Unfortunately, there are new concerns about sunscreens.
The US Food and Drug Administration is currently rewriting the rules for manufacturers to make sure their labels tell you exactly what kind of protection you're getting.
And right now, that's not always the case.
Chances are when choosing a sunscreen, you've been relying on that sun protection factor or SPF number on the bottle.
And if so, the experts say you may be getting burned.
"The SPF is a little misleading because it doesn't mention all of the important radiation spectrums," Dr. Sandra Read said, from the American Academy of Dermatology.
SPF measures UVB rays, which causes sunburns, but not UVA, which can cause wrinkles, and worse.
"Ultraviolet A does cause skin cancer," Dr. Read said.
That's why the Food and Drug Administration is now writing up new rules that would force manufacturers to better spell out the kind of protection they provide.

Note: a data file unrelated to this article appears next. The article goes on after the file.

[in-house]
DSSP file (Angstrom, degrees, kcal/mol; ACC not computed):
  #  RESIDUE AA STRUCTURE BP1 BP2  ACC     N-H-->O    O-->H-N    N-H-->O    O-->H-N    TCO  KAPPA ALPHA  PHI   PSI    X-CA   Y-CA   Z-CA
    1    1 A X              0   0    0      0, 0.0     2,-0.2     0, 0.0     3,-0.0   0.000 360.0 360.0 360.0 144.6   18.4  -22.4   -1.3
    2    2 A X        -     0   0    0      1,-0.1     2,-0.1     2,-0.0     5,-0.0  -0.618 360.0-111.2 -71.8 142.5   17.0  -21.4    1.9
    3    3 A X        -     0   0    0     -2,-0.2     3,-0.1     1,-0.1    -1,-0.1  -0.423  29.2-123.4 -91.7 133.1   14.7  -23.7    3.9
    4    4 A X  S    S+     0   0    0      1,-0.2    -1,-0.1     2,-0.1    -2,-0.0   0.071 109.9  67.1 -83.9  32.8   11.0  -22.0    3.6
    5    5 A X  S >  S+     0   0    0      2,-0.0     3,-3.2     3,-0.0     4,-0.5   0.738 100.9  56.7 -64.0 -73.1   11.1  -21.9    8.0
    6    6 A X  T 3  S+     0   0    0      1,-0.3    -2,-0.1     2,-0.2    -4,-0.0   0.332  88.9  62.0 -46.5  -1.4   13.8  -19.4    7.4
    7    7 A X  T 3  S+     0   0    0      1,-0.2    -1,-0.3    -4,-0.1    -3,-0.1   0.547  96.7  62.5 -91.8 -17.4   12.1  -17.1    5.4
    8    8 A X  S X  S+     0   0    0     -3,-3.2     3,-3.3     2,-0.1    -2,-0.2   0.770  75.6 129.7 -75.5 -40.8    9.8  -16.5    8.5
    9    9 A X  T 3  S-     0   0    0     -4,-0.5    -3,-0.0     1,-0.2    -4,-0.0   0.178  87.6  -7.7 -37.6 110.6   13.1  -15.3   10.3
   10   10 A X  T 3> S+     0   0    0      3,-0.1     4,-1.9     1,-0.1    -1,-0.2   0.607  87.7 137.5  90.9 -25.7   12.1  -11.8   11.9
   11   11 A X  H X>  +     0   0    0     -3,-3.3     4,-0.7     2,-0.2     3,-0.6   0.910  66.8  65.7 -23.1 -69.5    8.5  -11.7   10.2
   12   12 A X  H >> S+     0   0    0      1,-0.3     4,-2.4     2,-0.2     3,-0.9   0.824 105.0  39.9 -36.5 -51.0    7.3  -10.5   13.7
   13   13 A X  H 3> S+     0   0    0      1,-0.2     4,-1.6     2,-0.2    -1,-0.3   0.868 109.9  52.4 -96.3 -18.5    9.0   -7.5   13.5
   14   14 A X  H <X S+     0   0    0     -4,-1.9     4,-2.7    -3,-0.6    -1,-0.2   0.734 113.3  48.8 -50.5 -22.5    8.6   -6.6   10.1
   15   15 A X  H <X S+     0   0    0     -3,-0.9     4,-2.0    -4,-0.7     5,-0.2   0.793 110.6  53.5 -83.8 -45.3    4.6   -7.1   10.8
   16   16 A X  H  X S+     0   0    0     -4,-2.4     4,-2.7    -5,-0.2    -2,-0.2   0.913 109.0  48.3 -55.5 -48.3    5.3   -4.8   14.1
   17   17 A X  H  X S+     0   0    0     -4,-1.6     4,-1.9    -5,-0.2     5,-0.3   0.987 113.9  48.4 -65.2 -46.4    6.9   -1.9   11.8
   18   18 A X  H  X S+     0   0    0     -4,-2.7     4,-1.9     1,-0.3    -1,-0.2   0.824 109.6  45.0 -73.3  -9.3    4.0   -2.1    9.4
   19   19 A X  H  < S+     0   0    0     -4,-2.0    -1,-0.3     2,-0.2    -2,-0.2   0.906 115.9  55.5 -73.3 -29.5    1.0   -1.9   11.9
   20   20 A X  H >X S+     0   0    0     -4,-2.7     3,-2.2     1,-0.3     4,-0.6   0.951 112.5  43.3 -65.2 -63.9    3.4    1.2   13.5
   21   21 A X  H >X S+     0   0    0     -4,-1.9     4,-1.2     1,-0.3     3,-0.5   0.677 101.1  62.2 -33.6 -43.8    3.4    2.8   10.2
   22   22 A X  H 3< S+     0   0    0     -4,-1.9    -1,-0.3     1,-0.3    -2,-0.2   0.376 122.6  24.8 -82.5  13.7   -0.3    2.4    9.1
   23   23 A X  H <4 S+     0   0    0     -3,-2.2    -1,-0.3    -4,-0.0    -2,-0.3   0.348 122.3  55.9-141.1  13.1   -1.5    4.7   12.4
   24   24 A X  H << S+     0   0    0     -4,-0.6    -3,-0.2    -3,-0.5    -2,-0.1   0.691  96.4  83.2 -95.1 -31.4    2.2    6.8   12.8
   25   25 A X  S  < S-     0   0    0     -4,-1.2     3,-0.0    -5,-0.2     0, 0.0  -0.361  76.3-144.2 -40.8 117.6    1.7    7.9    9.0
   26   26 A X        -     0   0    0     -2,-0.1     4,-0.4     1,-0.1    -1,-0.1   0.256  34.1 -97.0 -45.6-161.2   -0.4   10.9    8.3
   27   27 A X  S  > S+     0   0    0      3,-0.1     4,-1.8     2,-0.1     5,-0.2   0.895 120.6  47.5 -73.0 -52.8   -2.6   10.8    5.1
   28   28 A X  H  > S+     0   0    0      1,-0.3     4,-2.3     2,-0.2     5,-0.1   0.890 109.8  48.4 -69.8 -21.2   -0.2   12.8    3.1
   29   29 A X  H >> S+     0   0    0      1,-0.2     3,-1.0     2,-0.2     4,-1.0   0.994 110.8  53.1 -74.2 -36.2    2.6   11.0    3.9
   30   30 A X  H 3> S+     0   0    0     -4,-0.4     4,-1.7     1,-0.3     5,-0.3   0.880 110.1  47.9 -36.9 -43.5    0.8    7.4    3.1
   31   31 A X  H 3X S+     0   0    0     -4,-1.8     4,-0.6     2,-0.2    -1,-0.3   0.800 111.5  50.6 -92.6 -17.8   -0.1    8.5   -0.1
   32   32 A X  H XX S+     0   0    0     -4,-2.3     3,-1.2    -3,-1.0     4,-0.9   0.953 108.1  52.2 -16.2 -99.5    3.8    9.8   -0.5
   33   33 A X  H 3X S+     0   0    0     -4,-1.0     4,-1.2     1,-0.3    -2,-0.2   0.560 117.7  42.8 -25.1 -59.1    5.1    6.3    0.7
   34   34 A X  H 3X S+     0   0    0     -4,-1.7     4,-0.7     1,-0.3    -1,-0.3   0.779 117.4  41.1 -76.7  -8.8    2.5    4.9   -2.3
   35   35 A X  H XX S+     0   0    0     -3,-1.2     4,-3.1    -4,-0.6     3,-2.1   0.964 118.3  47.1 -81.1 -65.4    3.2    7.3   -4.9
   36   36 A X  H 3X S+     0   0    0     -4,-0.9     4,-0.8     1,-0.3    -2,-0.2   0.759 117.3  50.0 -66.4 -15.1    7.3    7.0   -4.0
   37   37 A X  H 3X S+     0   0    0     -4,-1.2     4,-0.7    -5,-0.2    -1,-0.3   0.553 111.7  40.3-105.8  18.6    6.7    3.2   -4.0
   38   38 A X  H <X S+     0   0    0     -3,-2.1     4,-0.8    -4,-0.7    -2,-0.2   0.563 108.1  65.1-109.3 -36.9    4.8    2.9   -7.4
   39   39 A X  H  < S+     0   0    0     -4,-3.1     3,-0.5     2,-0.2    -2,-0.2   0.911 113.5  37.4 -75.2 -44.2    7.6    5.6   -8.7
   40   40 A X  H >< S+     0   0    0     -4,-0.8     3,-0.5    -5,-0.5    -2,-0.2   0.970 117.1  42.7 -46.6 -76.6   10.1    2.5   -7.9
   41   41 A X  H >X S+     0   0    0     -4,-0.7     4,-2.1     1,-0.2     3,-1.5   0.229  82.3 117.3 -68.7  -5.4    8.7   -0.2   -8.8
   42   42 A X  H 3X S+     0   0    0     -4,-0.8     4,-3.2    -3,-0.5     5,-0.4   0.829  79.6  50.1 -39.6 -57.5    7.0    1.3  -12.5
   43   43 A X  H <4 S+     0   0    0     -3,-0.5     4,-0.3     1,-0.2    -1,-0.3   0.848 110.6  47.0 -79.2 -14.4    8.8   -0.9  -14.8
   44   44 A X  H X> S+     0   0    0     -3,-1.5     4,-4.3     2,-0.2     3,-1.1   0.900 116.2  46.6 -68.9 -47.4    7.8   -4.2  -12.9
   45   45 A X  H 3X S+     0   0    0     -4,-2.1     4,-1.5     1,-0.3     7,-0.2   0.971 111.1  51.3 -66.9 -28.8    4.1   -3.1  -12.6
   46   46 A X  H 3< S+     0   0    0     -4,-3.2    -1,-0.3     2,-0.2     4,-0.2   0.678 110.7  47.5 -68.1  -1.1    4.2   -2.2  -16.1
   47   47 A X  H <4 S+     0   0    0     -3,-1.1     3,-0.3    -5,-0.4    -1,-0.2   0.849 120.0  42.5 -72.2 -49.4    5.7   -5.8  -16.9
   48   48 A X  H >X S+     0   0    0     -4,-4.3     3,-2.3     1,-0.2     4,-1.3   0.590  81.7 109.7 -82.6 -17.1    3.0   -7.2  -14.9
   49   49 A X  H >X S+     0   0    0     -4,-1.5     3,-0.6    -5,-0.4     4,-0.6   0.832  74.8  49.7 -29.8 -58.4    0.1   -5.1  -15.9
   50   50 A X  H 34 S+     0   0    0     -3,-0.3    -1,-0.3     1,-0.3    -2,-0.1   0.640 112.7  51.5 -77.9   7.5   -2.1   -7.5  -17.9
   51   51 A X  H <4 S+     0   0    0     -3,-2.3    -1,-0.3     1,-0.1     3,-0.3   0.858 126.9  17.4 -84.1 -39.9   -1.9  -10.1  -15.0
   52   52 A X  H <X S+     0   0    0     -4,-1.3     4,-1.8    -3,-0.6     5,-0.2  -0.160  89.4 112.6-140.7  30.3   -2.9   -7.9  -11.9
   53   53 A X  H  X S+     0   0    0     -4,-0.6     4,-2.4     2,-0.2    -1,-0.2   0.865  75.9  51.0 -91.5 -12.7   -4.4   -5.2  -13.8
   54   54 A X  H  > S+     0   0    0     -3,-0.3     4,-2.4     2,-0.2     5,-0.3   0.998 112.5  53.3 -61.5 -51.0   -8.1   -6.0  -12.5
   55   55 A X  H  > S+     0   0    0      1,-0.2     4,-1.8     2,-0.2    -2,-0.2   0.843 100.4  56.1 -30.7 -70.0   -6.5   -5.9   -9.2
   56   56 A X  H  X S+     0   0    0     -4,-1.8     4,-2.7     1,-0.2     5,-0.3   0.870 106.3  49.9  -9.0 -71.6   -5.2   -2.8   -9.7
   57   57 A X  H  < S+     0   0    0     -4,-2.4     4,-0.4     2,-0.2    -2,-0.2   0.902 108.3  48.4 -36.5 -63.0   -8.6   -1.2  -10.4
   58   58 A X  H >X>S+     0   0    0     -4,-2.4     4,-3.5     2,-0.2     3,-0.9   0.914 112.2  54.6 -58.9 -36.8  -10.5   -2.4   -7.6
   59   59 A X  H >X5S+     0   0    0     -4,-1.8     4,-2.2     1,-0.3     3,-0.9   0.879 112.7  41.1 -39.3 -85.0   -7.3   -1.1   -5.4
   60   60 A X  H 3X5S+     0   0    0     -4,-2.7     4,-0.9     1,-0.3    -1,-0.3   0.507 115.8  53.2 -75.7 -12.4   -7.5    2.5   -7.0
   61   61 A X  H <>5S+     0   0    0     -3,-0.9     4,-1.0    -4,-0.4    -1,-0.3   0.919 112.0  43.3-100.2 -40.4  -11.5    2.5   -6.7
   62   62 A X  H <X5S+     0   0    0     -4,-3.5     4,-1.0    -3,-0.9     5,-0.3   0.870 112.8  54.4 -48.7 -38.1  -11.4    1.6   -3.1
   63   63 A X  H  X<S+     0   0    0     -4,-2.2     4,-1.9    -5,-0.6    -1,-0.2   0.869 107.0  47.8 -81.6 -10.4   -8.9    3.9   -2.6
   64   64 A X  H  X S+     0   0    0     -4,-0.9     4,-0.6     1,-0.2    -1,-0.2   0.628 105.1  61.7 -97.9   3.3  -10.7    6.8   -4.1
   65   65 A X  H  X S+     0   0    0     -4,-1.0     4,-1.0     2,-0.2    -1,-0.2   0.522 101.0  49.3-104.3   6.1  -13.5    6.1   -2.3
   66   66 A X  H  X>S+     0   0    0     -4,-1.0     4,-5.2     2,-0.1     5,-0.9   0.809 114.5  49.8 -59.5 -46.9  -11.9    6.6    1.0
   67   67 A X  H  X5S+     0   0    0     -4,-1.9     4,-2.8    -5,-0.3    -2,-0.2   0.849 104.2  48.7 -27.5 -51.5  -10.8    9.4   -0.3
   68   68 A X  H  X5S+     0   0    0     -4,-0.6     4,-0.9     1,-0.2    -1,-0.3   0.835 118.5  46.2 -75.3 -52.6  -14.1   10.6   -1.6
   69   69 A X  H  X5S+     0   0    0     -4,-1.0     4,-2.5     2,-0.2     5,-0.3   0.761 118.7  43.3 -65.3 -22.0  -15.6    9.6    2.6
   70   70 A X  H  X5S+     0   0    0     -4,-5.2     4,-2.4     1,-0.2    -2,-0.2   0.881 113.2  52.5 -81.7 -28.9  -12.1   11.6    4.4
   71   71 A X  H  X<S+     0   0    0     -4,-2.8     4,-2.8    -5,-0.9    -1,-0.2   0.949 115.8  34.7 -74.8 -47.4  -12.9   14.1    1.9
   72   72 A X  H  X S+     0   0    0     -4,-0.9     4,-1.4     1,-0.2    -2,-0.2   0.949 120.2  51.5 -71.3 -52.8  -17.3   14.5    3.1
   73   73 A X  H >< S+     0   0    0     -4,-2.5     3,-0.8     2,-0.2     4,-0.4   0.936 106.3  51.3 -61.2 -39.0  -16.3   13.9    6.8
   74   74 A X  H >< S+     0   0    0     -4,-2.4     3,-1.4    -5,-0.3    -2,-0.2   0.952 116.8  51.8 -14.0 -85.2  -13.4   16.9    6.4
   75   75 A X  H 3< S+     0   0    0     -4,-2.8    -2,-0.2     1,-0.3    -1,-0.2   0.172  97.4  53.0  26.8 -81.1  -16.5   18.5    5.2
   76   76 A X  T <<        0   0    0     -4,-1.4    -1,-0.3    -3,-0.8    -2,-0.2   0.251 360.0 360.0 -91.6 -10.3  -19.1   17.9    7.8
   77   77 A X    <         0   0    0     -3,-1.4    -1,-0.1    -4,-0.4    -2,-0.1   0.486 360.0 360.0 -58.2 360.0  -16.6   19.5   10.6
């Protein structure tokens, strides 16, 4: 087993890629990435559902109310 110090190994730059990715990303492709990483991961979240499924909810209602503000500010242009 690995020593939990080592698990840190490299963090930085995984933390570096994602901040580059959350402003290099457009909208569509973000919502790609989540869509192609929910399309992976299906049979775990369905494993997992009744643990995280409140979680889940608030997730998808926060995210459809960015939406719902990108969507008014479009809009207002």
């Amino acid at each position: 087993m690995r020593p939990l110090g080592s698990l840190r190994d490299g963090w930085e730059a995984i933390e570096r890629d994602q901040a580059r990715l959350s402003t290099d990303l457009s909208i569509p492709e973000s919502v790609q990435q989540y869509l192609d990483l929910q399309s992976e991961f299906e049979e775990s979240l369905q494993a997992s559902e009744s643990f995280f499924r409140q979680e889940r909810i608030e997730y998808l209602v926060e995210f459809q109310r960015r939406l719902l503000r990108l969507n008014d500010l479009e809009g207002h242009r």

"A lot of claims on the bottle may not be true," Jane Houlihan said, from the Environmental Working Group.
In a new study of 783 sunscreens, the environmental working group found a whopping 84 percent either provided inadequate protection or ingredients with safety concerns.
"One of every eight high SPF products don't protect you from UVA, just UVB," says Houlihan.
That means until the government acts, you may have to do a little more research, and follow the "S's."
"Slip on a shirt, slap on a hat, slop on your sunscreen, seek the shade and wear your sunglasses outside. So slip, slap, slop and shade," Dr. Read said.
Posted by Bryce Mursch
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